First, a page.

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Discussion Starter · #1 ·
im setting up a 4x2x2 mbuna tank , *** been through a list of fish i like , and these are what id like as the starting of my stocking , are they compatible?

5 of each bought as juveniles to be thinned out into 1m 2 f trios as they grow

metriaclama long fin pelvic mdoka
pseudotrophius ndumi redtop
labidochromus caeruleus
pseudotrophius elongatus neon spot
trophepops red cheeek "gold"

or if i could substitute 1 of those for zebra chilumba id be a very happy man
 

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I think the better choice would be limiting the number of species to 4 and adding to number of each group. At least I'm sure that any experienced person in this forum will suggest this.
 

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Id just try what ever u think is gonna look the best to u. U might have to remove some fish or add some but as long as u watch whats going on and r on top of it u should try what ever u want.Sometimes it works and sometimes it doesnt but i think thats part of the fun of owning mbuna.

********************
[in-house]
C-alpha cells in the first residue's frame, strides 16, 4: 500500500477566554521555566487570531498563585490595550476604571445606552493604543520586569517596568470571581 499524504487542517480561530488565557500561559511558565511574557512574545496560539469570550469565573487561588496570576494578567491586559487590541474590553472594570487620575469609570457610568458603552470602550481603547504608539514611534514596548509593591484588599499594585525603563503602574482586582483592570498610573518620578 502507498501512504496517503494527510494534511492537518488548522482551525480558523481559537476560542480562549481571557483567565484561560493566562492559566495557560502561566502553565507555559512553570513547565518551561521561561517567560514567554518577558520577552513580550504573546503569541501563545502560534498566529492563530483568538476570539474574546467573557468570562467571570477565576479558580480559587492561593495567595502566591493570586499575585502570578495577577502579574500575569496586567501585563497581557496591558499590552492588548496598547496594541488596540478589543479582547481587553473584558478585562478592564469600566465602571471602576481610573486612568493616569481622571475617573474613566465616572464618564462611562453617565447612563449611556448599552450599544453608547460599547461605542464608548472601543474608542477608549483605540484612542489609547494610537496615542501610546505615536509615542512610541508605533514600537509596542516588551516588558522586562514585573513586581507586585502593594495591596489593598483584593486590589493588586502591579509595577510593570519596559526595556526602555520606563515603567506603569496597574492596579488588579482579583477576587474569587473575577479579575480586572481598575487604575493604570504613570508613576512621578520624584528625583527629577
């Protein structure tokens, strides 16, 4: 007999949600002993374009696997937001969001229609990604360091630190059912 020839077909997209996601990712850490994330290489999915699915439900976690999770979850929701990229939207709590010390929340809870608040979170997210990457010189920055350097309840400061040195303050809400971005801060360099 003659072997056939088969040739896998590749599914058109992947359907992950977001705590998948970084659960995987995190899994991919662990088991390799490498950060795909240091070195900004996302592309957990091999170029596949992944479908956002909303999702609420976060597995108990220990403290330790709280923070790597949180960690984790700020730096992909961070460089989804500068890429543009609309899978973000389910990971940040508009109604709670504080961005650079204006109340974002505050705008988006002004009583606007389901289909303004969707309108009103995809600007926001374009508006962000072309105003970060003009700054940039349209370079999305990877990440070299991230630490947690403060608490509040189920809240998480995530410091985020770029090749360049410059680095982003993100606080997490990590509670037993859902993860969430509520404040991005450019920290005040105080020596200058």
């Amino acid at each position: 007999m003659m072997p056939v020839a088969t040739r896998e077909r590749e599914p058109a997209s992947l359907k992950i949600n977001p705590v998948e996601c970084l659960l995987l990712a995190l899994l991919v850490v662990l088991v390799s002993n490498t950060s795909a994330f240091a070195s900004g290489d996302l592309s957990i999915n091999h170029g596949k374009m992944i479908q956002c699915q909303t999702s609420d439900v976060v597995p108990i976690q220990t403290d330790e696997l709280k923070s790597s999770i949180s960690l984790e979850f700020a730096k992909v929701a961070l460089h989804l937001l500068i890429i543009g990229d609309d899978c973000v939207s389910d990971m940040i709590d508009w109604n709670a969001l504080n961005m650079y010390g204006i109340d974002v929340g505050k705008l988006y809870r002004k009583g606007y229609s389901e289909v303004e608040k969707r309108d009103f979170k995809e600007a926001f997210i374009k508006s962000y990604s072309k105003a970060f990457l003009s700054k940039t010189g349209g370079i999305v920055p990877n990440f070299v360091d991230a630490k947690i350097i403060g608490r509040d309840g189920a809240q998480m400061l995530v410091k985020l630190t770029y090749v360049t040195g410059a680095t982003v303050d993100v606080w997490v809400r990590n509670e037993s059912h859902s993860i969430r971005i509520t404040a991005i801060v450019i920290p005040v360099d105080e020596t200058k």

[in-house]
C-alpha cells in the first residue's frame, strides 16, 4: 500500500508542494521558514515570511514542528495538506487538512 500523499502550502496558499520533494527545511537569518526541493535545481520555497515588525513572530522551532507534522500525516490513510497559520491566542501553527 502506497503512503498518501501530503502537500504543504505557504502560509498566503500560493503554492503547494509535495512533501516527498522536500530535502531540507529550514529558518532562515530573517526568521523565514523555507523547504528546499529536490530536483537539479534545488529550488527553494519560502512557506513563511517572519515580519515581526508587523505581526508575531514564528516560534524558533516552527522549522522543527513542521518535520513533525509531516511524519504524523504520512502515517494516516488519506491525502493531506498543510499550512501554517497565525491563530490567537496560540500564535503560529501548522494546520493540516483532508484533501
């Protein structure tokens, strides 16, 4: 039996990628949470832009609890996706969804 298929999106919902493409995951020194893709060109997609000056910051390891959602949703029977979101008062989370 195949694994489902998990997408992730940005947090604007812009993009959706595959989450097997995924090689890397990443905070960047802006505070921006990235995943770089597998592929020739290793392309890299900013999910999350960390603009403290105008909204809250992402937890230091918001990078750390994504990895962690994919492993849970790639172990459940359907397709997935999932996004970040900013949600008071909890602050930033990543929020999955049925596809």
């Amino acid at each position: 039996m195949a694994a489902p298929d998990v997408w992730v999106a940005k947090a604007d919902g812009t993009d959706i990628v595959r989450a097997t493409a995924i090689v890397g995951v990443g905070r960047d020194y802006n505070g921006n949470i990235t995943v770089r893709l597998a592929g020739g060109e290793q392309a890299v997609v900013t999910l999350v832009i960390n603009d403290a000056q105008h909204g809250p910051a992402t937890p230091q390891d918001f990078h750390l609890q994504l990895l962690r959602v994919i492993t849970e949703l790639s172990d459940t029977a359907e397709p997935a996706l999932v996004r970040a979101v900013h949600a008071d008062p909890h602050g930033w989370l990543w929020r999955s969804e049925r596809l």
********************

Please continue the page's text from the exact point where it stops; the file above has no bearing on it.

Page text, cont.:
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Not to be mean, but I think you managed to misspell every scientific name in the list.

metriaclima long fin pelvic mdoka
pseudotropheus ndumi redtop
labidochromis caeruleus
pseudotropheus elongatus neon spot
tropheops red cheeek "gold"

cut & paste is your best friend - you'll get used to the names, don't worry :)

And I'm with the above, stick to 4 species, 4 or 5 of each species. 1:2 ratio may not be enough to combat aggression.
 

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I think the better choice would be limiting the number of species to 4 and adding to number of each group. At least I'm sure that any experienced person in this forum will suggest this.
True. This will give you a much better chance of success.

Id just try what ever u think is gonna look the best to u. U might have to remove some fish or add some but as long as u watch whats going on and r on top of it u should try what ever u want.Sometimes it works and sometimes it doesnt but i think thats part of the fun of owning mbuna.
Also true, but this can get very costly and discouraging. The consensus is that trios generally don't work well for Mbuna. In order to avoid having overly stressed females (which can lead to illness and death), It's best to keep 1m:3-4f for most species.
 

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Discussion Starter · #7 ·
from reading up if im honest im starting to think mbuna may not be the right african cichlid for me , but thanks for the replies .
 
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